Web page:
You hear it all the time. I’ve said it to clients. We’ll be discussing your relationship and suddenly I’ll say “Oh, you married your mother (or father).” The reaction is often the same…” I DO NOT THINK OF MY MOTHER WHEN I HAVE SEX WITH MY WIFE!” (Insert appropriate gender changes where necessary!).
Here’s the thing. That’s not what I mean when I say that. Well, not usually anyway. It is actually a lot less disturbing than most people think. While there may be some underlying Freudian issues about desiring our mother or father, that’s not the part I am focusing on when I say that to my clients. It isn’t what I’m interested in.
I focus a lot more on patterns. Because we are creatures that follow patterns. We tend to do things in a similar way when we do them. It makes sense. It is the way we were taught so it is what we know. And often that way of doing something was successful in the past. And it makes life easier to repeat patterns instead of learning a new way each time we do something.
So where do we learn our patterns? While it is true we can learn new patterns at any time the fact is most of us learn our major, core patterns as children…from our family of origin. And yes, often our major influence was our parents. And we tend to keep gender tied to things, so when interact with a female we often expect her to act like our mother. When we interact with men we expect them to act like our dad. This isn’t always true but definitely common.
Patterns work like this. We act a certain way. And another person reacts to that behavior in a certain way. Systems usually have repetitive patterns. And families are just a system. So you grow up in a family and know that when you acted a certain way, your parents (or parental figures), who were the most important people in your life at that time, also had a standard reaction.
You got used to that reaction. It felt normal. When you were in a different system and got a different reaction, it felt weird. So what did you do? You did what many of us do. We seek out new systems that feel like the old system. There is even a phenomenon where we sometimes do things to cause our partner to react in a way that mimics our old pattern. Suddenly our partner isn’t who they used to be but rather who we’ve made them become.
So why do we do this? Because we equate “familiar” with “safe”. We tend to want to avoid the unexpected. If it is familiar you know what to expect. If it isn’t familiar who knows what might happen. It is part of our wiring and it helps protect us.
But here is the problem. Sometimes we get our wires crossed. While a certain reaction feels normal, it may not be the most functional. We may not realize this until we are in the new system and realize that we aren’t happy with the outcomes. But we aren’t sure why…because we think this is how it is supposed to work. It feels safe.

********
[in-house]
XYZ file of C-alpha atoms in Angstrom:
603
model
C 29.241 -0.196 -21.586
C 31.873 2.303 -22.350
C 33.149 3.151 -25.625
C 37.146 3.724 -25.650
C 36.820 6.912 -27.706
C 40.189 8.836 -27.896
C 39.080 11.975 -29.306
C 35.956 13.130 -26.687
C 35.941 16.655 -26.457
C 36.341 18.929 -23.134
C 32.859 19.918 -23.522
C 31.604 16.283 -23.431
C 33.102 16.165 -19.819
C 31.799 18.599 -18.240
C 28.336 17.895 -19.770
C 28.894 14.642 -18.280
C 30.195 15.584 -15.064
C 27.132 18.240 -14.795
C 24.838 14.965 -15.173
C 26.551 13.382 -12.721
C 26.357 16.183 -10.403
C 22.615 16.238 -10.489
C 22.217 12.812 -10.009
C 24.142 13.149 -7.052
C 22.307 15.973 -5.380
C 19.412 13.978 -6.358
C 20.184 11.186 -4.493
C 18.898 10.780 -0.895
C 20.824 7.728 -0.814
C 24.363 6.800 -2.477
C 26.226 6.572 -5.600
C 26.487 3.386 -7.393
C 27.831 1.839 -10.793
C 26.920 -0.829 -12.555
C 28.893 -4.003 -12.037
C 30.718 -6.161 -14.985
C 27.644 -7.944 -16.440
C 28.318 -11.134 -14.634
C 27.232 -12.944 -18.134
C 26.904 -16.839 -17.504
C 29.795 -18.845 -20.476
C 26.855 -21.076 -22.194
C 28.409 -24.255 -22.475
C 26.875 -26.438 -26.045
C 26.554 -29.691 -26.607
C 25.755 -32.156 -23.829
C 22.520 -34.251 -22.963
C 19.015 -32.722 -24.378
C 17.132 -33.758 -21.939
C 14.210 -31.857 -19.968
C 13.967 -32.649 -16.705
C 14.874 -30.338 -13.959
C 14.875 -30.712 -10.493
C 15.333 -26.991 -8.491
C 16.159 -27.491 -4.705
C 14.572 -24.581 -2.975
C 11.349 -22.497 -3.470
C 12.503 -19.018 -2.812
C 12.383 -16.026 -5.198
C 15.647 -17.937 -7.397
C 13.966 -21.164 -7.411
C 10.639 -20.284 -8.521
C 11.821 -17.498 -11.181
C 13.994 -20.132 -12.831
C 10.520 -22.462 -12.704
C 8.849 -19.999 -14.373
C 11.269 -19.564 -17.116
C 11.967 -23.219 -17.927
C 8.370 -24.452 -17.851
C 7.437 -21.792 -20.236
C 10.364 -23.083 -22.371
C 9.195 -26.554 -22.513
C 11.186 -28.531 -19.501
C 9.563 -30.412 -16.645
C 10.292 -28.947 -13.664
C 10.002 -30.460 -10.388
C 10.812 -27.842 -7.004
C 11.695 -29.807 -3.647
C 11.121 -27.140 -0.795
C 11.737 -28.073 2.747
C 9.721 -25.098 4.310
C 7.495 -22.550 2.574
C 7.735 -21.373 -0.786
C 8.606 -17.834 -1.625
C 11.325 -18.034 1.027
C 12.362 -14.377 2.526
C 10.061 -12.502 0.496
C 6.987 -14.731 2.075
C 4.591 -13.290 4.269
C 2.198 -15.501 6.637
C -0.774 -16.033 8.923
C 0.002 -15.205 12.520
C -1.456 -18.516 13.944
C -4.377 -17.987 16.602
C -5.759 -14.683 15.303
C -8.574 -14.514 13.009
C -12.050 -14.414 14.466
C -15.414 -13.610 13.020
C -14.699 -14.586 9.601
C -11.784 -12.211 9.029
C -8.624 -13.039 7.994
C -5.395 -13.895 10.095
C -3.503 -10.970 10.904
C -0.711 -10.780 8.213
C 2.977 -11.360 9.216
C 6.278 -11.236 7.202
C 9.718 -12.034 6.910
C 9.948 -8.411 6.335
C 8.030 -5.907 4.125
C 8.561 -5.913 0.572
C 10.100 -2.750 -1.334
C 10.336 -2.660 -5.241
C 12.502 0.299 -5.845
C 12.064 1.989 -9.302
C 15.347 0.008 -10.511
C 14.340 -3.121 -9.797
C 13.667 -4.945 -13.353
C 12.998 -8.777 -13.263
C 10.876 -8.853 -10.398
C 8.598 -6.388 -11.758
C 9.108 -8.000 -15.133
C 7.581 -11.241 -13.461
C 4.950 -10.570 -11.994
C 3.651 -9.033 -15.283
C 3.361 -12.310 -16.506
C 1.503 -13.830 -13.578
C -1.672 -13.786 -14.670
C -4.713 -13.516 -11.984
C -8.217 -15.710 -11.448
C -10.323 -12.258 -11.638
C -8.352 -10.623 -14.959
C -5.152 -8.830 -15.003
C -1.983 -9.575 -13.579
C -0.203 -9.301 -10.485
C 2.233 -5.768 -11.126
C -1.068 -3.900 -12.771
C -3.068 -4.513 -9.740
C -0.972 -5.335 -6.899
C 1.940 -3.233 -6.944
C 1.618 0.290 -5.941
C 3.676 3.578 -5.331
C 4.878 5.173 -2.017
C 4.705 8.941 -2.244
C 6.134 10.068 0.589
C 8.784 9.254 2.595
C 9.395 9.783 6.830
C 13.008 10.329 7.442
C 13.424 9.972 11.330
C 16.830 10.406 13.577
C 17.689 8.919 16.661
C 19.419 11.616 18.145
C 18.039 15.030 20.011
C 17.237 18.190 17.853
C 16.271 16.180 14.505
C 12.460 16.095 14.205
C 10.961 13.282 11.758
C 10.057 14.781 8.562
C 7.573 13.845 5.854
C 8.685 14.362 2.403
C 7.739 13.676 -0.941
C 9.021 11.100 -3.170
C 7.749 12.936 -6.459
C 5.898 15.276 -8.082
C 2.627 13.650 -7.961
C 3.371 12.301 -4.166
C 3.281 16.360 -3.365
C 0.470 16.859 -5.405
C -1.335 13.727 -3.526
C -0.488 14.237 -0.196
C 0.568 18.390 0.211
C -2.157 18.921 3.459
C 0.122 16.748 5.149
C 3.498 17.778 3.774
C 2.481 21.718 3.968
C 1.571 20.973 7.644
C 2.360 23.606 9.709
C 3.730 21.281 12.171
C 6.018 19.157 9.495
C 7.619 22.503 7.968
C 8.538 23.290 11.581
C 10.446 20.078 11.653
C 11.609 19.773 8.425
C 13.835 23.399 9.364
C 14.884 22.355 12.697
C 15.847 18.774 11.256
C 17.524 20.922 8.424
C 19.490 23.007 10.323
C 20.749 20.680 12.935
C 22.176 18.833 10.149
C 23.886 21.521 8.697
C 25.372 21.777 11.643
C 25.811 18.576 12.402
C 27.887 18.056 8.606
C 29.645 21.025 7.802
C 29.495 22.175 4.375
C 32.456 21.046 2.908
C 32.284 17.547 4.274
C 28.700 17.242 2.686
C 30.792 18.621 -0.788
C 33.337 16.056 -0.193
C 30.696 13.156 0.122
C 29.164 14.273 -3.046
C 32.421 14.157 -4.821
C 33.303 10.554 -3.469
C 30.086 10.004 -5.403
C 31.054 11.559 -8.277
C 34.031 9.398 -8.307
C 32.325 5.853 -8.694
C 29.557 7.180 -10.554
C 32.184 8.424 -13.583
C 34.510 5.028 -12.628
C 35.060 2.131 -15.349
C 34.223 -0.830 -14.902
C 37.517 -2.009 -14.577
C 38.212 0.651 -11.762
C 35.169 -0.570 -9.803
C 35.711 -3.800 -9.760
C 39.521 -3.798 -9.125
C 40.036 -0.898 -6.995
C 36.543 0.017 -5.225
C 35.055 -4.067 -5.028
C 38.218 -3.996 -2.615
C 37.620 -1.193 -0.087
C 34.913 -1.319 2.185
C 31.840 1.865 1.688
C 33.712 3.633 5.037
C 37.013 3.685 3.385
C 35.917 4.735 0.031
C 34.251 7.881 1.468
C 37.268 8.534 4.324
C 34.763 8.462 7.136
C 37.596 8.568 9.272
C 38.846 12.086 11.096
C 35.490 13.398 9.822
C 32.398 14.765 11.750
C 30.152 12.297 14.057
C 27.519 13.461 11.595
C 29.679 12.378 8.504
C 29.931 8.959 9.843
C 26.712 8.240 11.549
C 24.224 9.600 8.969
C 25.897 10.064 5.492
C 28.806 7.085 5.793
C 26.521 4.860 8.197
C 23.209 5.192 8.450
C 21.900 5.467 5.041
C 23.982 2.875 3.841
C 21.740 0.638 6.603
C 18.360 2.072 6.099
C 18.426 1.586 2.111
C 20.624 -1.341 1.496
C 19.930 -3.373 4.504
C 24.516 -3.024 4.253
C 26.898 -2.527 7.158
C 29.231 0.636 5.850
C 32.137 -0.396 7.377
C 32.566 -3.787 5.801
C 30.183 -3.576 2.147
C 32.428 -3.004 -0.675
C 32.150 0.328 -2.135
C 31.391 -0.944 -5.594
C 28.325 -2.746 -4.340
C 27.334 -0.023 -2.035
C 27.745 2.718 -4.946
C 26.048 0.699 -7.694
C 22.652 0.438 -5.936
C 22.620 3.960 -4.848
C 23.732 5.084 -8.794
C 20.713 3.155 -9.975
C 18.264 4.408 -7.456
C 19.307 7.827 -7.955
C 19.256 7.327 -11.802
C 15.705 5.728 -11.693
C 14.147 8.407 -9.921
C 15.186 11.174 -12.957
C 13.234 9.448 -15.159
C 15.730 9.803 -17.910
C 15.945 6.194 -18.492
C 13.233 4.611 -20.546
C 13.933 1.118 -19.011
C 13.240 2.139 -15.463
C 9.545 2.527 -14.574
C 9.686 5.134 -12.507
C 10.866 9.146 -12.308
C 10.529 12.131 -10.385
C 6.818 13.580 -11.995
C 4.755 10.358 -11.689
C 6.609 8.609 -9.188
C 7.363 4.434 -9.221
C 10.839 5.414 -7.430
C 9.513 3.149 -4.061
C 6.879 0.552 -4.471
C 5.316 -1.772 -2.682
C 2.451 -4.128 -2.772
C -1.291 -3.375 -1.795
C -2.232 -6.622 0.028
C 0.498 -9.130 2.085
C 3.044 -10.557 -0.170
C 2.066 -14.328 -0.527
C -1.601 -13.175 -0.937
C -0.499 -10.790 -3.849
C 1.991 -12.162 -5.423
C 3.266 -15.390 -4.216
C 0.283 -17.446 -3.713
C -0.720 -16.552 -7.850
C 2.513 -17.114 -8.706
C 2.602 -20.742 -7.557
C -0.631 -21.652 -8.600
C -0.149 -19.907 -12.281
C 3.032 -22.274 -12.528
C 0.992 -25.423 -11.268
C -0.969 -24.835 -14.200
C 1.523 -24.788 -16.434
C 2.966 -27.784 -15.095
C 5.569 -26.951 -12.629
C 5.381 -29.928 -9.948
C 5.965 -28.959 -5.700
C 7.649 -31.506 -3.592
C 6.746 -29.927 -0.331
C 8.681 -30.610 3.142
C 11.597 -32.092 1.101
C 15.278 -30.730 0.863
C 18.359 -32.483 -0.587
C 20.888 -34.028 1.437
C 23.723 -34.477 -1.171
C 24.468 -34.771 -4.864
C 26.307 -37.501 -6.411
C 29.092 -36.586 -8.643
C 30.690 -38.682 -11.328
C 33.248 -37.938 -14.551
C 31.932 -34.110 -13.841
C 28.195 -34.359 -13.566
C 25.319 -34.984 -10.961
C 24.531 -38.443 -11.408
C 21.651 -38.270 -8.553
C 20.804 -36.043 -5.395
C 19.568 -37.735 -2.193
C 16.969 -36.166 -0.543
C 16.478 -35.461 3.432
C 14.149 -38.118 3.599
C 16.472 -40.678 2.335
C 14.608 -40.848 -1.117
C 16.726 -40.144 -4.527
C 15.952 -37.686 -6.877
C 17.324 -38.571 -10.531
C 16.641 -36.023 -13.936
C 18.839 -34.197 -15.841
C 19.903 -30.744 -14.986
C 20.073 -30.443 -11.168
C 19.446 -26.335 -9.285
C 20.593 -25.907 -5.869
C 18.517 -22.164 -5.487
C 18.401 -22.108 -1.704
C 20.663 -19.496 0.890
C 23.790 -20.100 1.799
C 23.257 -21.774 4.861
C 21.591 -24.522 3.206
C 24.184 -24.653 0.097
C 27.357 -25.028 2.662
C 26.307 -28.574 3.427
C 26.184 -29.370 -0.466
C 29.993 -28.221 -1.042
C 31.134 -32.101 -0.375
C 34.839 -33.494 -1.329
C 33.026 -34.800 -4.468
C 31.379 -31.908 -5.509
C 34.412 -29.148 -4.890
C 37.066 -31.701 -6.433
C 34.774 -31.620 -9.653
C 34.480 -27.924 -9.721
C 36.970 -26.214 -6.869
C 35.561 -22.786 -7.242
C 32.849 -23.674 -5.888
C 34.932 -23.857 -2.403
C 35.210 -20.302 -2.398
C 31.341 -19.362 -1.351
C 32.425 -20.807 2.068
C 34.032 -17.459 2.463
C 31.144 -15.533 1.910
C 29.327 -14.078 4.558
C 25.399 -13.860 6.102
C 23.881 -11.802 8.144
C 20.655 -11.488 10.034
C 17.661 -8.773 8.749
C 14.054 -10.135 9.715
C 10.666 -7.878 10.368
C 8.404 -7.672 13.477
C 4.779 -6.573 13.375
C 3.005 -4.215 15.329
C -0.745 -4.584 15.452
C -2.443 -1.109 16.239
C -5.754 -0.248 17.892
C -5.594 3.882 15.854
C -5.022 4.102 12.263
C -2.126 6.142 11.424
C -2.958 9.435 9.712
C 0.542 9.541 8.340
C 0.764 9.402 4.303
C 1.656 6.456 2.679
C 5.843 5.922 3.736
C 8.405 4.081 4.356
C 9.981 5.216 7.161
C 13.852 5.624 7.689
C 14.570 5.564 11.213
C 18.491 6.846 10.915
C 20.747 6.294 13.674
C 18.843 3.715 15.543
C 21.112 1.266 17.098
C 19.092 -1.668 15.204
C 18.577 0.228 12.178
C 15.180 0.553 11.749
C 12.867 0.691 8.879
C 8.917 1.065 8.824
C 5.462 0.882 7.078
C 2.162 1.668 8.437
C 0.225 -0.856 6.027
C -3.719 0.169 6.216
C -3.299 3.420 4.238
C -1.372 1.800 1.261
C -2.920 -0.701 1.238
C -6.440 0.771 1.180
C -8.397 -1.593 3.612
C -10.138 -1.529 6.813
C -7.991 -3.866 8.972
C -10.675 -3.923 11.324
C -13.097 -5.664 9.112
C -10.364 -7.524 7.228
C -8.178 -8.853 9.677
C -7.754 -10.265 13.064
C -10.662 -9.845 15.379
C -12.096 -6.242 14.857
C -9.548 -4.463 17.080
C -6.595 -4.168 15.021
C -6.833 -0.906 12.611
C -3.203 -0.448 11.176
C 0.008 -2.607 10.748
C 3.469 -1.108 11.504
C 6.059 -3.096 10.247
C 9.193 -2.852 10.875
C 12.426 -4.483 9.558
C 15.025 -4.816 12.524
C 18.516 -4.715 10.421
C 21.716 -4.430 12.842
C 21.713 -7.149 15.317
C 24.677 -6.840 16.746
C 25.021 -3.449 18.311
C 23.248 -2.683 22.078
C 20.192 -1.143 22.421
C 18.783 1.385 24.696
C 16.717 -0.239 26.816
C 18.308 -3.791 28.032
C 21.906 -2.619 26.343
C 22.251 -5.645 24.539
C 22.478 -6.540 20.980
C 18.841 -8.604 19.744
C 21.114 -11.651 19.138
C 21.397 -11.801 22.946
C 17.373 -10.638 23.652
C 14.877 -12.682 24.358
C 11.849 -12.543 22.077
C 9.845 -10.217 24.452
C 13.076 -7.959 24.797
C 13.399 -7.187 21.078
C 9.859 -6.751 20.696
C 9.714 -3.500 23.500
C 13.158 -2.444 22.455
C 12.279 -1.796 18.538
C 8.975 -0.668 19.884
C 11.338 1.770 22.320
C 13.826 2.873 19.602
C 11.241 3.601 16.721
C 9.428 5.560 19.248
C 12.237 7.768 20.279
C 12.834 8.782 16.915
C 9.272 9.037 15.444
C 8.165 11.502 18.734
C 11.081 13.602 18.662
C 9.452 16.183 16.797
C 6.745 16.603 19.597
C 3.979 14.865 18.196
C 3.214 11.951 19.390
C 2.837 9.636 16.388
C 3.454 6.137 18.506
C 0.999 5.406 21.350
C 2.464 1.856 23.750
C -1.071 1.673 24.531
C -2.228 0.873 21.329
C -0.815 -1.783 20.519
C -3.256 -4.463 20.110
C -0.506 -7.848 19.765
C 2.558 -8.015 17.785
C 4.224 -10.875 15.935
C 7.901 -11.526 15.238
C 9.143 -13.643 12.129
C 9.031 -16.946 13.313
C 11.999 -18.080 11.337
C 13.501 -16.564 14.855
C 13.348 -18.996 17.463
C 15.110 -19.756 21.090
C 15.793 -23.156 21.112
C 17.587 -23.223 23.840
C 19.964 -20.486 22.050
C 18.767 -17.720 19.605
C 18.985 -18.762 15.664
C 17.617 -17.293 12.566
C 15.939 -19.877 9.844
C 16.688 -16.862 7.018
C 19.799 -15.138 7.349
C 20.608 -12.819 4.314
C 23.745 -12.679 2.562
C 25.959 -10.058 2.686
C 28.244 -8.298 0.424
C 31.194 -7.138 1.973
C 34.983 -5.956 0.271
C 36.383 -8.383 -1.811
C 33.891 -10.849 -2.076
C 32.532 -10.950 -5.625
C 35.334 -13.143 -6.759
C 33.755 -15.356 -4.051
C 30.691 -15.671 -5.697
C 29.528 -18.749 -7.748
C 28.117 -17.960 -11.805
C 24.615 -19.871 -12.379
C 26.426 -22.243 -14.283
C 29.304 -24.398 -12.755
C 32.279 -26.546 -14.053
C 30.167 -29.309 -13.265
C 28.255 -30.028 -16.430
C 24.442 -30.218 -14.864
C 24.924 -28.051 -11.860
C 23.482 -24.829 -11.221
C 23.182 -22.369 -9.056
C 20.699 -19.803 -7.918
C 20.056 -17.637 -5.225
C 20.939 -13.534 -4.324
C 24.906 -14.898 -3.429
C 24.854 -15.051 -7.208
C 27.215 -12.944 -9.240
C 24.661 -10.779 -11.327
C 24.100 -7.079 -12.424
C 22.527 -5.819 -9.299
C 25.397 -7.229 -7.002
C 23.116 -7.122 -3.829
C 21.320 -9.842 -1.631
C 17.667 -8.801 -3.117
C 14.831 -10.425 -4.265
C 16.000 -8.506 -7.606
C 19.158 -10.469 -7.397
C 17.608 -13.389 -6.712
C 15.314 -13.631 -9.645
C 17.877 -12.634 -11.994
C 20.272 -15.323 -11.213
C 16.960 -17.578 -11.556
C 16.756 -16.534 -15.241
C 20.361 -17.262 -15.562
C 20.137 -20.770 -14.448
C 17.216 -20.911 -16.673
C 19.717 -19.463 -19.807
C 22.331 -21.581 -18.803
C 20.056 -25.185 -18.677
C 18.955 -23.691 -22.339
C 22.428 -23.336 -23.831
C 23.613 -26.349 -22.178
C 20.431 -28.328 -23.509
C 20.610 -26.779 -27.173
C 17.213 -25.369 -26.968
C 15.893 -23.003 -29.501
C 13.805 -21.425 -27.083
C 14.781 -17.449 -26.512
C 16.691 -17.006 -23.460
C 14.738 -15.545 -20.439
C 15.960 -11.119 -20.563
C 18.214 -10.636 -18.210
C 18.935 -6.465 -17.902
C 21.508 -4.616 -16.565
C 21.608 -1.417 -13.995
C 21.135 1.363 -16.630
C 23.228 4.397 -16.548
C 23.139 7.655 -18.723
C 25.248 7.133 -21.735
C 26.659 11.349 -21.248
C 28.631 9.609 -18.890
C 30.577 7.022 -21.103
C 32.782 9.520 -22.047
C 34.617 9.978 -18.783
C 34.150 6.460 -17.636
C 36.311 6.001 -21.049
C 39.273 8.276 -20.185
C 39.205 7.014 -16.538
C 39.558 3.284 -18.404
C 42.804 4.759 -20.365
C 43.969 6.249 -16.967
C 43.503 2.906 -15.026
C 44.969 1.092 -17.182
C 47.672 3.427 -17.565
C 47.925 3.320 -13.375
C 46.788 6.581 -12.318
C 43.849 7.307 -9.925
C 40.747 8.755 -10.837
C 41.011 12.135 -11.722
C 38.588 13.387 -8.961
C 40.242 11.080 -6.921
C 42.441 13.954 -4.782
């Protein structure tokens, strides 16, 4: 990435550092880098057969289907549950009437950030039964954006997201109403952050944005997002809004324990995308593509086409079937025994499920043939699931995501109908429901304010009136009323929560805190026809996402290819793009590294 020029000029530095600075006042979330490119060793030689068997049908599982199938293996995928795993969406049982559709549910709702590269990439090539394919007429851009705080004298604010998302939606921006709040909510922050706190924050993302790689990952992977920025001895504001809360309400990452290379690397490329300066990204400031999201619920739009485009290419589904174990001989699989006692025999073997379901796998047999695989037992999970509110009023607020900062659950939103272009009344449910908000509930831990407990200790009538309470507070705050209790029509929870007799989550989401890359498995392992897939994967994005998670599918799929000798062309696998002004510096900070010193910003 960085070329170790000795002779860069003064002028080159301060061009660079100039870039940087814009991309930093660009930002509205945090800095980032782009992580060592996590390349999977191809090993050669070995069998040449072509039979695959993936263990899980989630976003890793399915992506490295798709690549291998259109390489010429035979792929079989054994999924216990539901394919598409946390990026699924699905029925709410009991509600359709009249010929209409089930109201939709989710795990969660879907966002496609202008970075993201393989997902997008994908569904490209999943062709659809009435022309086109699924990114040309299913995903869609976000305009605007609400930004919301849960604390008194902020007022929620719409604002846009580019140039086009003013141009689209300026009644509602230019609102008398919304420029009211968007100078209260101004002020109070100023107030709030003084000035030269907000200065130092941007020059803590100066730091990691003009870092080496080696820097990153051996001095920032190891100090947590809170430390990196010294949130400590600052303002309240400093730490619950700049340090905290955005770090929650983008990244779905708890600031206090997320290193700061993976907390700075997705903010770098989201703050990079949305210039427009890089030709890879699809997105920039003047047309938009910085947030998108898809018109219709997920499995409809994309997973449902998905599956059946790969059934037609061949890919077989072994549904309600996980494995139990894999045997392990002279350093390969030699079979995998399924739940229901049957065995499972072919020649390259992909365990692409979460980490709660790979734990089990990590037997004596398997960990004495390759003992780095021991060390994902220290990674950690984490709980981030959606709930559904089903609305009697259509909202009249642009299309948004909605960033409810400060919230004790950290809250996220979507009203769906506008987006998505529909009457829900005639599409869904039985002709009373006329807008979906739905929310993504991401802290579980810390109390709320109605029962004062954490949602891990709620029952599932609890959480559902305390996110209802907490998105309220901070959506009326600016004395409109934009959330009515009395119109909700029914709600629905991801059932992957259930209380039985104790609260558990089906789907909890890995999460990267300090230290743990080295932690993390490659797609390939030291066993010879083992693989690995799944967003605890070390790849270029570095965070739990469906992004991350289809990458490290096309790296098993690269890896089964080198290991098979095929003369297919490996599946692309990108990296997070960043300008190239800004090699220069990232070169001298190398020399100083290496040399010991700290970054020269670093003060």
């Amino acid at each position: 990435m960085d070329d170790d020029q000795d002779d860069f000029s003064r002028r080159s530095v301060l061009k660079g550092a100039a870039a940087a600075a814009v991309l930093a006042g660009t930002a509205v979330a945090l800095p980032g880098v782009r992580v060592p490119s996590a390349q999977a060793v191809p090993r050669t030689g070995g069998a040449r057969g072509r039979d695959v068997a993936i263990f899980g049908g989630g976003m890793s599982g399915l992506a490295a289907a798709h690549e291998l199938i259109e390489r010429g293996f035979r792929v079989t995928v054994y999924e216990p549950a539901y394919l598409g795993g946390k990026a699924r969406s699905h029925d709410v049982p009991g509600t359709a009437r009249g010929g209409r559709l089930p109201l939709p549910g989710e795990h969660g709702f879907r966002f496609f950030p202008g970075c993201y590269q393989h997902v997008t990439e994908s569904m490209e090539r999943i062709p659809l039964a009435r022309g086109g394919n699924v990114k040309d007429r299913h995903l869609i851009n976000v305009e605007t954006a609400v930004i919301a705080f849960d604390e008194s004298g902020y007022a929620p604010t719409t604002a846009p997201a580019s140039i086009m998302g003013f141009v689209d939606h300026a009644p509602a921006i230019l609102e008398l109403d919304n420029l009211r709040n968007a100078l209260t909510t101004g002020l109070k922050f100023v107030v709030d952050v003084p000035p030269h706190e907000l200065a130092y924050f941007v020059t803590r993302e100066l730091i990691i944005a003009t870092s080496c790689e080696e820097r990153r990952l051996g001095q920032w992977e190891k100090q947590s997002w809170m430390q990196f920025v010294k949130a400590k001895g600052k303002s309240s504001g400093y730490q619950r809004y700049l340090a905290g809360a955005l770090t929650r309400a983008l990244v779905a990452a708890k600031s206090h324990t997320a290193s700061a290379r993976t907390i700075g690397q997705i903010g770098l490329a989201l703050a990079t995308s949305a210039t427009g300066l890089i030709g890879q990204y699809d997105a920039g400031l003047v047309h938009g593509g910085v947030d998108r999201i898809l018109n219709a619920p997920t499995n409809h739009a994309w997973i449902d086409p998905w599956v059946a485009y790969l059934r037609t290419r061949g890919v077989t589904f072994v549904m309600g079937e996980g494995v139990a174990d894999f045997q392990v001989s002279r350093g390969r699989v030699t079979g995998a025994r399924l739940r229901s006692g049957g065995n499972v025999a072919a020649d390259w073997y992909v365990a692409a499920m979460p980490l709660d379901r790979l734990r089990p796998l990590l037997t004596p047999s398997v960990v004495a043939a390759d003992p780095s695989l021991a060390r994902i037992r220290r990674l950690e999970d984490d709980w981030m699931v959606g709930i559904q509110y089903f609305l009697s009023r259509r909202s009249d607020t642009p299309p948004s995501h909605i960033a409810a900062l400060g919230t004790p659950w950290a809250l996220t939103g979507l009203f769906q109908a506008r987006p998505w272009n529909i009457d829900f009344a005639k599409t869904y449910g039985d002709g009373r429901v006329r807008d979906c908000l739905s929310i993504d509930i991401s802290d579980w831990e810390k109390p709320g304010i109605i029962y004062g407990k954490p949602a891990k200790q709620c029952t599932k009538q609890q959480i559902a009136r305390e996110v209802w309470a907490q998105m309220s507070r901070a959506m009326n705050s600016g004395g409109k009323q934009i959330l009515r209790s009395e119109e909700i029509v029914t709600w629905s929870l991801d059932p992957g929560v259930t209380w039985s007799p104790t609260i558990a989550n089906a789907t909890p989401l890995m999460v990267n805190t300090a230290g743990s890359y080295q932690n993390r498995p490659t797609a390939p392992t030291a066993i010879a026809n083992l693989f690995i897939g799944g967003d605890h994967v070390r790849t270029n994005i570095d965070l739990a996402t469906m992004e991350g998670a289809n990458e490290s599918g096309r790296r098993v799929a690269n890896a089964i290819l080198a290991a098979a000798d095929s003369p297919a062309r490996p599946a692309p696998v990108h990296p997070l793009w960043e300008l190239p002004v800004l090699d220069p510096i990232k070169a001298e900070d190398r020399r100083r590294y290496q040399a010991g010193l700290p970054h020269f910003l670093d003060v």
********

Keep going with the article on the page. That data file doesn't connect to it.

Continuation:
And sometimes we aren’t even that obvious about it. We actually know we didn’t like the way our parents acted. So we try to avoid that behavior. Except our subconscious still likes the familiar feel. So what do we do? We find the same pattern but dressed up in different actions.
Here is an example. If a parent was physically abusive the child may grow up knowing they don’t want a partner that is physically abusive. But the subconscious is still used to that strong reaction, that “punishment response.” So instead of someone physically abusive they find someone that is emotionally abusive. It looks completely different on the surface. But the underlying pattern is exactly the same.
Now, that’s a very dramatic example. More often it is just a parent that wasn’t emotionally available, or one that always made everything about them. Things like that. And while we were used to that pattern as a child, they often don’t get us where we want to be in our adult relationships.
So as a therapist I’m looking for those patterns. I’m trying to find where your subconscious has sought out that familiar pattern, even if you’ve dressed it up differently. And when I see it, I point it out. And for impact I’ll often say in just that certain way – “Oh, you married your father!” It grabs your attention and often causes a strong emotional reaction. A reaction that I want to use to NOT to suggest that you see your parents face in your partner but rather that your partner helps you recreate a pattern, that at one level feels familiar and safe but in reality is working counter to your desired outcomes.
But don’t despair. The next step is working with you to alter those patterns. All part of the path to getting where you want to be.